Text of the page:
Think of each hamster as a miniature Houdini, and then try finding a cage with that mindset. If the cage that you are eyeing has bars, make sure the spacing is at most ½ inch or smaller for fully grown Syrian hamsters, and babies should be kept in a glass or plastic cage so that there are no spaces that they can escape from.
When selecting a bar cage, look for areas where there may be gaps that are larger than ½ inch in length, such as in corners or other connecting areas where measurements may be slightly off. Make sure each bar is evenly spaced or else your hamster might simply disappear.
If you are not confident of the cage’s security, first place the cage in a large plastic bin or a bathtub for a week and see if your hamster can escape from it.
The Dangers of Bar Chewing and How to Prevent It
When selecting a cage, be aware of any ridges or surfaces that are not completely smooth because these are points where a hamster can nibble on. You should also keep in mind how much a component will be to replace if the hamster decides to chew on it. If there is a very thin section on the cage, you can bet the hamster will wear it down and possibly escape through that area.
Even if you provide adequate space for your hamster, these restless creatures may still end up chewing on the cage bars. This can create quite a ruckus, as well as cause serious damage to their teeth or your cage. This can easily result in medical emergencies.
Fortunately, Syrian hamsters’ teeth continuously grow throughout their life. However, a damaged tooth can make it difficult to eat. If your hamster has a broken tooth, take him to the vet immediately. Place many soft chew toys in their cage to encourage them to nibble on that instead of the bars. If they refuse to do so, you may have to migrate them to a cage without any bars such as an aquarium or bin cage.
Have a Solid Base
You might think it is a good idea for the cage to have wire floors so that pet droppings can fall through; however, hamsters are uncomfortable walking on wire surfaces. Hamsters usually don’t look where they put their feet and having spaces will cause them to continually drop their leg through the spaces, putting them at risk of injury. Thus, if your cage has wires on the bottom, try to cover it up with a solid surface such as coroplast, cardboard/cardstock, or laminate flooring.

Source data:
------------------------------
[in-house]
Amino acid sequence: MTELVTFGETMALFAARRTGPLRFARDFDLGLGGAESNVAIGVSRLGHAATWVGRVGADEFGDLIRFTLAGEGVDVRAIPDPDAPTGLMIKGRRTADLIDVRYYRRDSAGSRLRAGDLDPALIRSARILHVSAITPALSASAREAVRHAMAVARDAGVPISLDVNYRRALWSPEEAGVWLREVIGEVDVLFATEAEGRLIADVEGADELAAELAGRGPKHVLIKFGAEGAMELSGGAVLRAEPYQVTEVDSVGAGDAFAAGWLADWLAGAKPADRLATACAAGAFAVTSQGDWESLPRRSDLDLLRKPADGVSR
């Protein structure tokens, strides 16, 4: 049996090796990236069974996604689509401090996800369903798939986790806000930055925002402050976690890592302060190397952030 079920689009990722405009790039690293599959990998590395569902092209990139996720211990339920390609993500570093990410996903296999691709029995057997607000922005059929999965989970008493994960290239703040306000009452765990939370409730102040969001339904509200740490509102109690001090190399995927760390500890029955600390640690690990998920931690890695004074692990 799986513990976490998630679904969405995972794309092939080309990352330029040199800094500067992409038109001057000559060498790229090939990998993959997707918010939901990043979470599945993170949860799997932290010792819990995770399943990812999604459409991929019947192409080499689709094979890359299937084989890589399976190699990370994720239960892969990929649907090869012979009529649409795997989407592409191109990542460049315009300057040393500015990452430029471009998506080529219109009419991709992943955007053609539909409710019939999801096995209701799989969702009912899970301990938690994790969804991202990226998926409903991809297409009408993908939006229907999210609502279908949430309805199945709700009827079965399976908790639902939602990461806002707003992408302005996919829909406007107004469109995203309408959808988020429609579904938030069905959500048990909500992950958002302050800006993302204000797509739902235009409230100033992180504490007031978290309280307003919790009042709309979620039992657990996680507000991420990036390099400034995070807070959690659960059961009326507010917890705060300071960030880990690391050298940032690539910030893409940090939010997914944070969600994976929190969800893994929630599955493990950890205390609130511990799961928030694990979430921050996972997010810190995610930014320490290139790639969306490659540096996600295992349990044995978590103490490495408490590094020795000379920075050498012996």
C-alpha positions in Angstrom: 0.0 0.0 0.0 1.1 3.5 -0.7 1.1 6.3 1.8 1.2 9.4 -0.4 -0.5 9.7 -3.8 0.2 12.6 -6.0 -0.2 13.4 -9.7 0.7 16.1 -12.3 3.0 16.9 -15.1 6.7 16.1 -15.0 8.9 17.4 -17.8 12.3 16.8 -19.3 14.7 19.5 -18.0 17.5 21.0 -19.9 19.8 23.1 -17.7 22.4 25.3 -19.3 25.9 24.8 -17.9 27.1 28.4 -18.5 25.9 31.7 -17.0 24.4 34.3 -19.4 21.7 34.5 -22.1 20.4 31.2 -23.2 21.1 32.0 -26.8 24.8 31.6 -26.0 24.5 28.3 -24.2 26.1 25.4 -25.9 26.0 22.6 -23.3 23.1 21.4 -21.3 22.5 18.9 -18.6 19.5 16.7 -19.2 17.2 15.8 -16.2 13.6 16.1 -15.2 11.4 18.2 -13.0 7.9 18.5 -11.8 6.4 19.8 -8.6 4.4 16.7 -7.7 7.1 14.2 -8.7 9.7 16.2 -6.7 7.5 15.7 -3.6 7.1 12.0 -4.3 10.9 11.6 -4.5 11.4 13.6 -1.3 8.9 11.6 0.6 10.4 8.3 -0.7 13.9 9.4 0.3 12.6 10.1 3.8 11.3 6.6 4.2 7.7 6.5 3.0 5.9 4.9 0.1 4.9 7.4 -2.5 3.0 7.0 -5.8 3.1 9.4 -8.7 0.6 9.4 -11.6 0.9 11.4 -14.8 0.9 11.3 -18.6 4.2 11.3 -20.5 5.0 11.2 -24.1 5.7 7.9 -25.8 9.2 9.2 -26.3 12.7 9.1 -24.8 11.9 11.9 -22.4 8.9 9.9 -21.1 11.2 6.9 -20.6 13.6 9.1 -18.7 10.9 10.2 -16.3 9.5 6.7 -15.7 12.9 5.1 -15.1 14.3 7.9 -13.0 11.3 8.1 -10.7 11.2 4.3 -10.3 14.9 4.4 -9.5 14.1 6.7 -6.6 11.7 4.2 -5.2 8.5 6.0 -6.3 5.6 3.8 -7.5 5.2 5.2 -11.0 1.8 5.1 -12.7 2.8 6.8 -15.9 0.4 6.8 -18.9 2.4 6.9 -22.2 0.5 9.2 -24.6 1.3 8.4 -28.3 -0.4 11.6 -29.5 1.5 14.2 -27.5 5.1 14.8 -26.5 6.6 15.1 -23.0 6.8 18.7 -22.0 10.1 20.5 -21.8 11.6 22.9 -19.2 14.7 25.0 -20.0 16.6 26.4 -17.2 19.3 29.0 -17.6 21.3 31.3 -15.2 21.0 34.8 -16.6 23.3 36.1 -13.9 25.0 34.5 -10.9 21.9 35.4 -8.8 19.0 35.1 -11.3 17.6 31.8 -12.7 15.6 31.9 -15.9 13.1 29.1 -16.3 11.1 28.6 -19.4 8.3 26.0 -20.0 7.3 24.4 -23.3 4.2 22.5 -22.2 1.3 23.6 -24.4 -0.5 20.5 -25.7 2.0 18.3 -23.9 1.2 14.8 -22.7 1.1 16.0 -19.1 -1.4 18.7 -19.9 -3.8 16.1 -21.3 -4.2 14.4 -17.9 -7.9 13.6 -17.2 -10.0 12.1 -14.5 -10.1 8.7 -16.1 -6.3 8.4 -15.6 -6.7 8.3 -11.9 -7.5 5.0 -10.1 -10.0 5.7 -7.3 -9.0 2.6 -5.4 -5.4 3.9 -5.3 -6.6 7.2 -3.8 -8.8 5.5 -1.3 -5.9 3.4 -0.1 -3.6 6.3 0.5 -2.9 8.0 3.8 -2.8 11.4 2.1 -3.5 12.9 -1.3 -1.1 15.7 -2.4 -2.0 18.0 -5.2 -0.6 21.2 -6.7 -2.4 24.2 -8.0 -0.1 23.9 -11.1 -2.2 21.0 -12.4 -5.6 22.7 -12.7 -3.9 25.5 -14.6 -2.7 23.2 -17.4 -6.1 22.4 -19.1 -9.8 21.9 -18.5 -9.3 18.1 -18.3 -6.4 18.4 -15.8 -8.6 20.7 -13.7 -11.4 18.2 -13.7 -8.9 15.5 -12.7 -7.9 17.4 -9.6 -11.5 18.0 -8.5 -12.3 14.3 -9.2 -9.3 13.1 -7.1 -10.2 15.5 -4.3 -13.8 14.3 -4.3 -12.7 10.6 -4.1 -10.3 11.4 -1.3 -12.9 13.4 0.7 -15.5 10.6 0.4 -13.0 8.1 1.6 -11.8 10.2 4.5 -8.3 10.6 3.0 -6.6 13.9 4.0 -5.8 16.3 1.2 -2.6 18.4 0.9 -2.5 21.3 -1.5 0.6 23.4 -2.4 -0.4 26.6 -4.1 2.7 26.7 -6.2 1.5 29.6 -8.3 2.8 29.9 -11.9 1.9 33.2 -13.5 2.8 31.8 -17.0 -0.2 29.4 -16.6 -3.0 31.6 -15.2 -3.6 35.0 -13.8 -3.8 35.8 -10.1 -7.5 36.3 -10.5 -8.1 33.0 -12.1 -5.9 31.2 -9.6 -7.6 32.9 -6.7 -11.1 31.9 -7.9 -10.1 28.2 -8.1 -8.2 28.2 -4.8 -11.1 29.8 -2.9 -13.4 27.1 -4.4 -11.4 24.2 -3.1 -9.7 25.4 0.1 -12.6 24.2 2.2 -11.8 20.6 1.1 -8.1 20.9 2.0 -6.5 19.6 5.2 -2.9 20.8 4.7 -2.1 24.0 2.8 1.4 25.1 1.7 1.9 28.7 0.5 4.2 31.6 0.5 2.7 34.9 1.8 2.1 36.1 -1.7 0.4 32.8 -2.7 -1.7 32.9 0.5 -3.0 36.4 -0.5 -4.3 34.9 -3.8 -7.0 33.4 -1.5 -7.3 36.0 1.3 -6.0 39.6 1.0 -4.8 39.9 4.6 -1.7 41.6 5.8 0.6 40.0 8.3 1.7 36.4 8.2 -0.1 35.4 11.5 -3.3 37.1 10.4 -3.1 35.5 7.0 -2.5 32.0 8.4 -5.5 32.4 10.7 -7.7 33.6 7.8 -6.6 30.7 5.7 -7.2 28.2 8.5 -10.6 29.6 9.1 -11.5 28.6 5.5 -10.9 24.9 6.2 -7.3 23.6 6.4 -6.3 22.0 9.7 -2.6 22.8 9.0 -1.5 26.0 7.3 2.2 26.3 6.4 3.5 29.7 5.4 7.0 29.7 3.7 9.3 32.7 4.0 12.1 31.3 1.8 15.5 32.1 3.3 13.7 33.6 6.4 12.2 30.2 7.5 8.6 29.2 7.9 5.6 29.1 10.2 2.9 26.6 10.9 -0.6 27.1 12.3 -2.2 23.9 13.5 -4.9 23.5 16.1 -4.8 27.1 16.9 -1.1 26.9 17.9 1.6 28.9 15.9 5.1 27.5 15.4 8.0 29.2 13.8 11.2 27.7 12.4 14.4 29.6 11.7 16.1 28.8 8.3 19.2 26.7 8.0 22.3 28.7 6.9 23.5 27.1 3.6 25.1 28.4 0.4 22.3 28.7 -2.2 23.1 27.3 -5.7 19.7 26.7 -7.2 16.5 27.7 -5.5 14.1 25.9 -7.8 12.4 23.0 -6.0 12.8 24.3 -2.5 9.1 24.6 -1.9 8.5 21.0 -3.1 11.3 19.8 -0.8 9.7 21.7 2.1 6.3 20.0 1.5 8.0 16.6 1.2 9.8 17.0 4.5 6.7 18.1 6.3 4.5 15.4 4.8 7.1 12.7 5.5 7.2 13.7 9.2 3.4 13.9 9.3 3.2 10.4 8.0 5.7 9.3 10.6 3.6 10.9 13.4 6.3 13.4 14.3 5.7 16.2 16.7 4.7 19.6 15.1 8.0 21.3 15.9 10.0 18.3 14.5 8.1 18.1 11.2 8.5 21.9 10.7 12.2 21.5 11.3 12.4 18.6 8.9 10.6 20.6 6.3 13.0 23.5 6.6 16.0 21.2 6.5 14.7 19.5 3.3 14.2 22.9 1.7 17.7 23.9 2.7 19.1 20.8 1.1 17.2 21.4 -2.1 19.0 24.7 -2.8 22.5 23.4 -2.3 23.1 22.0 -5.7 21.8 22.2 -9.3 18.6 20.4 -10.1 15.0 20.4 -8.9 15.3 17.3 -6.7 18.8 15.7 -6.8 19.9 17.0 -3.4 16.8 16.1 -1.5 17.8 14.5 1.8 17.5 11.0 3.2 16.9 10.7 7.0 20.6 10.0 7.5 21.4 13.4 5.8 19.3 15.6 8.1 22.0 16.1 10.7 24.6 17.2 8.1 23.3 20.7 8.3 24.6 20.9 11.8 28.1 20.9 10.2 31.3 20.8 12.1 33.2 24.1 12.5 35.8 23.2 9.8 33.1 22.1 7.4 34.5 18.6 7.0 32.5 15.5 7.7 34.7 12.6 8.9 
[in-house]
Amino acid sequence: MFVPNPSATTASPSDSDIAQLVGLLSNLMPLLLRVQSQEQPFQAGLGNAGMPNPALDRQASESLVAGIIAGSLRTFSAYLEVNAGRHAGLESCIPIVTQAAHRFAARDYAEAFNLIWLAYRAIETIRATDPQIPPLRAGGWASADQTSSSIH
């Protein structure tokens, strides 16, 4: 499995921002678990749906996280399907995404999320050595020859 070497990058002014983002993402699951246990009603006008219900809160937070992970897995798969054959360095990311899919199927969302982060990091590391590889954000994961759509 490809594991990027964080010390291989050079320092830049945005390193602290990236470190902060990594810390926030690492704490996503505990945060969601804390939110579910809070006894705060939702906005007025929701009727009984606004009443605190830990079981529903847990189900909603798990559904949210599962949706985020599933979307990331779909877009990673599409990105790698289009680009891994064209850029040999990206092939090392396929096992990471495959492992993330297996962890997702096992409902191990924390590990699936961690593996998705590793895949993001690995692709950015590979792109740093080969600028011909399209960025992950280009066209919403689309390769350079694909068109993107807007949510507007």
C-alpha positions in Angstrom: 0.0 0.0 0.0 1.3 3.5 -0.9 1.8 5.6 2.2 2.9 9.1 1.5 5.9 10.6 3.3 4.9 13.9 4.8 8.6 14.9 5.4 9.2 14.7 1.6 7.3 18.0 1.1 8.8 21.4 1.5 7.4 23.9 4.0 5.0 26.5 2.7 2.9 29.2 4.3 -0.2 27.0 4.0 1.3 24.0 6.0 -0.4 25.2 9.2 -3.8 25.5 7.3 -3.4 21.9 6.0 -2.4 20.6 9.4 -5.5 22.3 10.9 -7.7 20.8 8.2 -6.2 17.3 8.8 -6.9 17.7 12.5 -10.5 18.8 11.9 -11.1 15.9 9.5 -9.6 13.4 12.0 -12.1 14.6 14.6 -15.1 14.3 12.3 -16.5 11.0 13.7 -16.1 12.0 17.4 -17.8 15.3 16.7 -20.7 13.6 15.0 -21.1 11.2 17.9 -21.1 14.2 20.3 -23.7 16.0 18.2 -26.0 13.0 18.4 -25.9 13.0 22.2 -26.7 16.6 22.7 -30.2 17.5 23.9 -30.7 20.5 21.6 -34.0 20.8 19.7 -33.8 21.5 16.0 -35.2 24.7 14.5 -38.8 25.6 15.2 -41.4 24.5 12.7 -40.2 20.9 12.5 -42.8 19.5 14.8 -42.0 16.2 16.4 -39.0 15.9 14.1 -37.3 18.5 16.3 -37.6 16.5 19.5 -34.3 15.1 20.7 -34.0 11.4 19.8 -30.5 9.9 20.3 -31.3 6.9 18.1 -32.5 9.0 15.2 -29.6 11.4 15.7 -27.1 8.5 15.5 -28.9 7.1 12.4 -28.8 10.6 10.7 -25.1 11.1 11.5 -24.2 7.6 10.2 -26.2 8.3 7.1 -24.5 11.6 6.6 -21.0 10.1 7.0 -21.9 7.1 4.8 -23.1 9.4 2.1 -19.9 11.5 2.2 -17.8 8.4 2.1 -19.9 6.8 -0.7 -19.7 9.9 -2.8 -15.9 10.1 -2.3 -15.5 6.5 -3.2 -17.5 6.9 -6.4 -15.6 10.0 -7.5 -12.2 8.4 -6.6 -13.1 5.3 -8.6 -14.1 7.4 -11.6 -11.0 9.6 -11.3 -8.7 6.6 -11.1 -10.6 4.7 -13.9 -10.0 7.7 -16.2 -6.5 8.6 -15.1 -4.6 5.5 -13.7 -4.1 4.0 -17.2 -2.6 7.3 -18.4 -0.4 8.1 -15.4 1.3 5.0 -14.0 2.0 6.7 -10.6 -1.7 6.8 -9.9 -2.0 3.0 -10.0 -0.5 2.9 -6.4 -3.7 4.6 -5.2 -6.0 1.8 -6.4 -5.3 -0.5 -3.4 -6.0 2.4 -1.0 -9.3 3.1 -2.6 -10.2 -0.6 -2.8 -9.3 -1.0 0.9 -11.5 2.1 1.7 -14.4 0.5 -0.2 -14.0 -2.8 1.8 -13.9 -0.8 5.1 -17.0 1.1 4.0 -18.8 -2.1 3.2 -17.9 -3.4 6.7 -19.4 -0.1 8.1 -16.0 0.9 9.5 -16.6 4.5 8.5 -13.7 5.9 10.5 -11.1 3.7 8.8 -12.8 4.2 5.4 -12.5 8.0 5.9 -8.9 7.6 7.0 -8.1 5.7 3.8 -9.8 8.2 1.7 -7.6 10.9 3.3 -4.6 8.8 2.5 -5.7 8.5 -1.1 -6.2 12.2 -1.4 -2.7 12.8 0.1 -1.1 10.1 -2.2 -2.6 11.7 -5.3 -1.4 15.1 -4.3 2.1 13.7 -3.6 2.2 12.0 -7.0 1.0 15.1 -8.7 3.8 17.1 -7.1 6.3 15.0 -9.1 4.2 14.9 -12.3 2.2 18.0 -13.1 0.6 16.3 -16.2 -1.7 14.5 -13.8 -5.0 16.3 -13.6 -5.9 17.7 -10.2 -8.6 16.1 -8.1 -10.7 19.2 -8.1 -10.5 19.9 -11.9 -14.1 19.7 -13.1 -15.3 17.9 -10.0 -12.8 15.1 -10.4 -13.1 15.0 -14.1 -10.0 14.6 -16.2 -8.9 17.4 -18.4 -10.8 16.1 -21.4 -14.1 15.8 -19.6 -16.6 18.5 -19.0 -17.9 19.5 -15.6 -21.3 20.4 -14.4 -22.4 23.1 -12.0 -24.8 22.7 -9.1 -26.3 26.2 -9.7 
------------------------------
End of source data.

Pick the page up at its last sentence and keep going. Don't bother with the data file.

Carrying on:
Materials and Ease of Maintenance
High quality hamster cages should last your hamster’s entire life and perhaps many more hamsters afterwards depending on how well you maintain it. Plastic cages are convenient because you can scrub and bleach the plastic without worrying about it cracking, unlike glass. However, it is optimal to find a metal cages that are PVC or powder coated which will keep any metal components from rusting.
With that said, PVC coated cages are more likely to crack but have a longer life span than galvanized metal cages that are not treated at all. Many owners prefer to keep their hamsters in aquariums, which are resistant to wear if they are cleaned frequently and haven’t been dropped. For those on a budget, cheap plastic bins can serve as makeshift plastic aquariums for their hamsters.
Ease of Access
When selecting a hamster cage, look at for cages that have easy access points like lid and doors placed in easy to reach locations. The cage doors should be large enough that an adult can easily reach their hand in and touch any part of the cage (important for clean-up).
At the same time, the door or lid needs to be secure enough so that tugging on it won’t easily open the cage. If it is easy for you to open, it may be possible your hamster can open it too. Optimally, the cage should be easy to take apart so that each section can be thoroughly cleaned.
Horizontal vs. Vertical Space
Find cages that are more horizontal than vertical. Hamsters love to climb up but have trouble getting down; they usually just hit the top and fall down. Thus, you ought to minimize any fall damage they might sustain, and so your cages should not be too tall unless there are different levels. Furthermore, hamsters love to run on flat surfaces so they will have space to roam around.
Finding the Most Suitable Cage
Since the most popular type of hamsters are Syrian hamsters, it’s no surprise that most cages are designed for their use. Thus, it is quite simple to find cages for them.
On the other hand, finding a cage for dwarf hamsters are a bit trickier since they are less popular and there are less cages for them. If you make the mistake of buying a cage for a Syrian hamster, the smaller dwarf hamster can easily escape from the cage. Thus, you need to buy the right cage or else you may lose your pet!
Since dwarf hamsters are so small, big hamster cages such as large tanks and aquariums can serve as their home with minimal issues. They can also be used to temporarily house young Syrian hamsters, but they should be moved out once they grow older. In either case, make sure there is at least 2 cubic feet of space available for them to roam around.